By the first of August, the "Gray Homestead" had regained the proud distinction, which it had enjoyed in the days of its builder, of being one of the finest in the county. The house, with its wide and hospitable piazza, shone with white paint; the disorderly yard had become a smooth lawn; a flower-garden, riotous with color, stretched out towards the river, and the "back porch" was concealed with growing vines. Only the barns, which afforded Sylvia no reasonable excuse for meddling, remained as before, unsightly and dilapidated. Thomas, the practical farmer, had lamented this as he and Austin sat smoking their pipes one sultry evening after supper.
"Perhaps our credit has improved enough now so that we could borrow some money at the Wallacetown Bank," he said earnestly, "and if you and father weren't so averse to taking that good offer Weston made you last week for the south meadow, we'd have almost enough to rebuild, anyway. It's all very well to have this pride in 'keeping the whole farm just as grandfather left it to us,' but if we could sell part and take care of the rest properly, it would be a darned sight better business."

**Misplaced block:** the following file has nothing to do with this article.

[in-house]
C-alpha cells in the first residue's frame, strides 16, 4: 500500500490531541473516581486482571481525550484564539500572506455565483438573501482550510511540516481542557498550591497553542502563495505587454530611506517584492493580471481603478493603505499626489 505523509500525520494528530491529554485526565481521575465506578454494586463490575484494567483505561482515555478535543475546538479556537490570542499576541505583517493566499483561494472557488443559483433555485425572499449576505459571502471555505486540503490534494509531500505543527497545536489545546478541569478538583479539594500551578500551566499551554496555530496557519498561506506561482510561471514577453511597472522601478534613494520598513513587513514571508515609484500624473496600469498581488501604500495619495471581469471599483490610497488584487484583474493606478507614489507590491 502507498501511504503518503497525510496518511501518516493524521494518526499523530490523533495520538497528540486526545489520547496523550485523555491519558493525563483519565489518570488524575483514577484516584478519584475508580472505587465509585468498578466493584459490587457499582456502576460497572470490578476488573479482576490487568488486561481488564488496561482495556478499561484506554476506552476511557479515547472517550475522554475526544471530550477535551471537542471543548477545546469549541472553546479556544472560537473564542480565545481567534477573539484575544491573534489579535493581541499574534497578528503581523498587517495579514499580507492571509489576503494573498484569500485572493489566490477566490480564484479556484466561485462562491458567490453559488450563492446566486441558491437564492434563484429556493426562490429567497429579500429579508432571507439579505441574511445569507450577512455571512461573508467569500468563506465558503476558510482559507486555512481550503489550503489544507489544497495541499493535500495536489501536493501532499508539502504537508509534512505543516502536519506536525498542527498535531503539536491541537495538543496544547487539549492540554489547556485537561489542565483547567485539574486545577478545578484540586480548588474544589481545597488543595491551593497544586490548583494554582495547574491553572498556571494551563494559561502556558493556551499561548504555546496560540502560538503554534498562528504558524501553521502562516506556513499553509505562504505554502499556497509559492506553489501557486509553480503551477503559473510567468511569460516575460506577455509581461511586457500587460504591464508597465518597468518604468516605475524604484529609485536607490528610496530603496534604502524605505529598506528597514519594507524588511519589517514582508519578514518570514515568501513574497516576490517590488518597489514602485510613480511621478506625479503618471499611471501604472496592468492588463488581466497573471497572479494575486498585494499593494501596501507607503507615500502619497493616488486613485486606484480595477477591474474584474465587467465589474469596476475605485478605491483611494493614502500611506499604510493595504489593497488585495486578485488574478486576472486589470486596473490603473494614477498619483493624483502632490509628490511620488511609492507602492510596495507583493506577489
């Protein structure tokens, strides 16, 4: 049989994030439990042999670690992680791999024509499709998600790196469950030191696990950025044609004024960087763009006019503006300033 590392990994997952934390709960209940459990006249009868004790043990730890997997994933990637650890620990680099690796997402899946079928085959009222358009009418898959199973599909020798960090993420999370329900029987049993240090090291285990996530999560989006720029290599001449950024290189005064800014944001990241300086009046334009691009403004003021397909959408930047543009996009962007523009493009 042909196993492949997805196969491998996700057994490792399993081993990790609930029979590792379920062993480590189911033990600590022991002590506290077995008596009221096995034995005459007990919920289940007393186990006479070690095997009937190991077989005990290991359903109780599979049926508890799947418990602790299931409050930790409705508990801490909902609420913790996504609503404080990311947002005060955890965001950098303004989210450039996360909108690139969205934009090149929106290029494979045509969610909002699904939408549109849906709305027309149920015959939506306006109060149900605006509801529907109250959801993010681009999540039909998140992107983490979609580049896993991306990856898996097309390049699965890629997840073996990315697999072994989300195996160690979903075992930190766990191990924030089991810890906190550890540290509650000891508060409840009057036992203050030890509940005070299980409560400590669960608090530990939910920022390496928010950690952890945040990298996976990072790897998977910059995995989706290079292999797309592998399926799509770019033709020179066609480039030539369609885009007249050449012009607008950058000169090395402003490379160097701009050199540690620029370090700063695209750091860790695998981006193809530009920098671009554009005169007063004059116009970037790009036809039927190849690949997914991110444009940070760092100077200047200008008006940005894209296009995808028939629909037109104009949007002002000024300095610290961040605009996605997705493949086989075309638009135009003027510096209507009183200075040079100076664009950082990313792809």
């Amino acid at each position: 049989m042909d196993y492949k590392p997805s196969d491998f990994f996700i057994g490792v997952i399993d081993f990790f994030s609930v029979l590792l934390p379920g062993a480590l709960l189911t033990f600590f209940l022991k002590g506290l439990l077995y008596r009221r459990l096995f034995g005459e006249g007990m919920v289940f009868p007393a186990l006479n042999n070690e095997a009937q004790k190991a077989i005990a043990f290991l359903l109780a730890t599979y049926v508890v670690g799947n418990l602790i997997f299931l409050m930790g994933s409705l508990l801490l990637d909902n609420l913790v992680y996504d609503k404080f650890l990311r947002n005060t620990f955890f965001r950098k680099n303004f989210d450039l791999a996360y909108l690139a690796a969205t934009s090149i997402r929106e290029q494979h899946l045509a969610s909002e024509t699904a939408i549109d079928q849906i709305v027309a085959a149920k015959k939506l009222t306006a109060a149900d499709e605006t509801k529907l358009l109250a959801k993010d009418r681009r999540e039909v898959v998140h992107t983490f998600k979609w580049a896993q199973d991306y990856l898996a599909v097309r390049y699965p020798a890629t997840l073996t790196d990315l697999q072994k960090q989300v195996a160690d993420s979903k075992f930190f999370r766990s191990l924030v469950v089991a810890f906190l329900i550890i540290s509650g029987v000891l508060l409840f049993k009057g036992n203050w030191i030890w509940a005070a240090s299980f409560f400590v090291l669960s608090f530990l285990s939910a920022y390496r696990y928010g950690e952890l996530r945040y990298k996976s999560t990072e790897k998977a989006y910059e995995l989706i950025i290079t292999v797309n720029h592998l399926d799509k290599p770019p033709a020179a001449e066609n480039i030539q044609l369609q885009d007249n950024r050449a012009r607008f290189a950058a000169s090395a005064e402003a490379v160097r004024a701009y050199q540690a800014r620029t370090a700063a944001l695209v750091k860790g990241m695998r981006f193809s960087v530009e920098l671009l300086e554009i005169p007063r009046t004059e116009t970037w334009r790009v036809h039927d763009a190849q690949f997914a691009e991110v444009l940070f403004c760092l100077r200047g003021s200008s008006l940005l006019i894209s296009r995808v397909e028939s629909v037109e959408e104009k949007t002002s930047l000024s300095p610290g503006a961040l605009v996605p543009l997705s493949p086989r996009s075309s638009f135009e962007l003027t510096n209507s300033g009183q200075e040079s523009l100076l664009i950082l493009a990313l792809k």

"Why don't you ask your precious Mrs. Cary for the money? She'd probably give it to you outright, same as she has for the house, and save you all that bother."
"Look here!" Thomas swung around sharply, laying a heavy hand on his brother's arm; "when you talk about her, you won't use that tone, if I know it."
Austin shrugged his shoulders. "Why shouldn't I? What do you know about her that justifies you in resenting it? Nothing, absolutely nothing! She's been here four months, and none of us have any idea to this day where she comes from, or where all this money comes from. Ask her, if you dare to."